Alex Webb, Cienfuegos, Cuba, 2007

Alex Webb, Cienfuegos, Cuba, 2007

RNW, Havana, Cuba, 2007

Rebecca Norris Webb, Havana, Cuba, 2007


By Pico Iyer

As soon as I began paging through the wondrous images assembled here [in Violet Isle], on a winter morning in my two-room home in rural Japan, I felt that the movement and the stillness that lie at the heart of Cuba –– and its neverending conundrums –– were assembled in this book with a tension and vitality I’d never seen before. Alex’s work startles and shocks, as always, with the complexity and crowdedness of its frames, perfect match to a country where everyone is always around you, though not doing very much at all. You feel the laughter on those faces, and also the torpor, the long hours passed in waiting for the next drama to pass through town. The energy in the frames works oddly against the sense of suspended motion, so that you begin to sense the ordered chaos that somehow helps Cuba tick along.

A fence shapes our vision of constant motion. A bright-eyed boy sits in front of the veiled gaze of an elder. “Violent” is just “violet” shifted around a little. There are even animals along his busy streets.

And Rebecca’s work rhymes with his partly because her interiors are equally evocative, and their stillness takes us into a realm of longing and tenacity. The beady eye of a thing with feathers catches me, as I note the tightness of its taloned grip; a fluffy, seemingly lovable dog puts its paw on a wonky machine. The shining colors in a feather, humble and sometimes elide into the shadows and the backdrops all around.

It is as if she catches the melancholy interiors, and all the quirky secrets kept there, one reason, perhaps, why the island still survives, in spite of everything. In many of her images I see the beauty that’s always hiding out in Cuba––on rooftops, in backyards, in the dusty corner of an unlit room. People show you their treasures, and some of them break your heart because they’re so shoddy and worn and speak for such privation. Some of them break your heart because they show you what these magnificent and resourceful people could do if only they were given a chance.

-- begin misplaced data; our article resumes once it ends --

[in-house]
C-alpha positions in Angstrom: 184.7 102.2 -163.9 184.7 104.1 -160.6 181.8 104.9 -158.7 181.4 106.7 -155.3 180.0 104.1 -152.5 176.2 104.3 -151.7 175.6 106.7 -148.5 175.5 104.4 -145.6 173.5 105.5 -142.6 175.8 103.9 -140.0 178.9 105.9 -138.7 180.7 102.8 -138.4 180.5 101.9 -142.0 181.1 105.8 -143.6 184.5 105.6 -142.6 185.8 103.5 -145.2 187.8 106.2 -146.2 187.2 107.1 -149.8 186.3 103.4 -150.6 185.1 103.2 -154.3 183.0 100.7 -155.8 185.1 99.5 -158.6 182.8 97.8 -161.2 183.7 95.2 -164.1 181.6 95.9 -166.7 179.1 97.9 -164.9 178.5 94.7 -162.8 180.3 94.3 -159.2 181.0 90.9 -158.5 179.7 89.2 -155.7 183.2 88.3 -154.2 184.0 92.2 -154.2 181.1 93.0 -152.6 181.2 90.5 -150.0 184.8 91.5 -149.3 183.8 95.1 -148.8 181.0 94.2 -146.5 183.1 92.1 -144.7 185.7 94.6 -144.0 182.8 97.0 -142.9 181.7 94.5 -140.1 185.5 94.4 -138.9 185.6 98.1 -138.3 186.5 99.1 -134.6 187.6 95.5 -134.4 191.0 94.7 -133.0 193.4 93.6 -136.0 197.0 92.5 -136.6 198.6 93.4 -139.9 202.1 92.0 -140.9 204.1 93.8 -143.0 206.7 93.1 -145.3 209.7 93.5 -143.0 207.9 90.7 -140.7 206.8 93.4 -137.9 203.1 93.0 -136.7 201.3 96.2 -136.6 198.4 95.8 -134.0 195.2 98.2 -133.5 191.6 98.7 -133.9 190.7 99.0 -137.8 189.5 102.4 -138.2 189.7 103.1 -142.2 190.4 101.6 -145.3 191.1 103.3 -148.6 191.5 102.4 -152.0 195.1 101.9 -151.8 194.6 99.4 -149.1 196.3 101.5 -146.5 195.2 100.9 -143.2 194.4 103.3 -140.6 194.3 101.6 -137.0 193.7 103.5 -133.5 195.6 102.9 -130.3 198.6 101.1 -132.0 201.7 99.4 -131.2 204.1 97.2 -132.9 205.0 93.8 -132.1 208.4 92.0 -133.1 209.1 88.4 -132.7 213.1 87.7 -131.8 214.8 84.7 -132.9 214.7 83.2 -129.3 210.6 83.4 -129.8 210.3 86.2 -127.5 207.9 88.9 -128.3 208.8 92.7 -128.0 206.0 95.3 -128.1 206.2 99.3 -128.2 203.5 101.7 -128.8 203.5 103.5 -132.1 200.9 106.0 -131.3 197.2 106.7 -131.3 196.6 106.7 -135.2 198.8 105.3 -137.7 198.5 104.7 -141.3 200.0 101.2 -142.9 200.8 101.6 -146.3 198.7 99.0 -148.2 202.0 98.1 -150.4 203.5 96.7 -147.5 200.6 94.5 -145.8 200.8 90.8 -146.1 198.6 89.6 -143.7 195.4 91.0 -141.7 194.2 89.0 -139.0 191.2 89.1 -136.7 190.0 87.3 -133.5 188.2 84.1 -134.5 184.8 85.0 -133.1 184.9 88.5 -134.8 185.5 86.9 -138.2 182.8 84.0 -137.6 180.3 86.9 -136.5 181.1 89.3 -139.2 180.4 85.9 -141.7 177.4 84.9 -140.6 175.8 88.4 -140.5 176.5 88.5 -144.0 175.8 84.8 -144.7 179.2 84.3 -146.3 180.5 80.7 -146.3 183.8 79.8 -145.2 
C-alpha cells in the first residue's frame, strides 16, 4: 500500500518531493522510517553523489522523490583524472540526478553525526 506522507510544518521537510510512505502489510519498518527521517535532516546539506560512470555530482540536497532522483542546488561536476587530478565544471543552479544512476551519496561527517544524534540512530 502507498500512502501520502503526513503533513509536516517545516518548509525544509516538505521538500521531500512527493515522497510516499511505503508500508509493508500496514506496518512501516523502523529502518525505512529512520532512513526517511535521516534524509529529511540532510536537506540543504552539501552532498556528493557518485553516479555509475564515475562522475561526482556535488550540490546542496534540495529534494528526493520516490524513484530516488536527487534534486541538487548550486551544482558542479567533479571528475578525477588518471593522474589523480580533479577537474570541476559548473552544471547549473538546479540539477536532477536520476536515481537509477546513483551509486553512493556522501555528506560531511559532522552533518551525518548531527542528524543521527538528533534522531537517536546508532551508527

In all her work here, though, you feel the tight quarters in which Cubans live—and their longing for flight. Life and confinement flap against each other in her images. On the one hand, Cuba seems to be a kind of taxidermist’s island where life has been artificially preserved, or ossified; on the other, you have only to look at her reptiles and chickens to feel the life there. Even in the graveyard, the dogs seem to be breathing.

So image dances with image in their duet, and Alex’s picture of a woman (of what age?) against a wall with drawings of boats heading off to other places echoes Rebecca’s images of birds taking off, to claim a freedom that their owners lack. The spilling abundance of Cuba’s street life (in Alex’s work) opens out onto the hushed richness of its homes (in Rebecca’s). The result is the shadow world that I recall, which leaves you never knowing how much to laugh and how much to grieve.

In Alex’s work, urgent, immediate and full of information, I always feel a sense of mystery, and all that lies beyond the frame, unspoken. In Rebecca’s, animals and surfaces look back at you with such direct clarity that they become equally perplexing, unfathomable. The book you hold in your hand is as alive and shifting and contrapuntal a portrait of the violet island as any I have seen. It catches the raised finger as well as the stopped clock, the life and uproar as well as the long spaces between. You say you’ve never been to the island of seductive surfaces and the depths they contain or try to push down? You have now, I think, if you’ve lived for a while with the work of these far-seeing—and perfectly complementary––artists.

The above excerpt is from Pico Iyer’s afterword to Violet Isle: A Duet of Photographs from Cuba (photographs by Alex Webb and Rebecca Norris Webb; text by Pico Iyer) published by Radius Books, November 2009, reprinted by permission of Pico Iyer and the publisher.

Pico Iyer is one of the most revered and respected travel writers alive today. His essays, reviews and other writings have appeared in Time, The New York Review of Books, The New Yorker, Harper’s and Conde Naste Traveler.  His books include Falling Off the Map, Cuba and the Night, and The Open Road.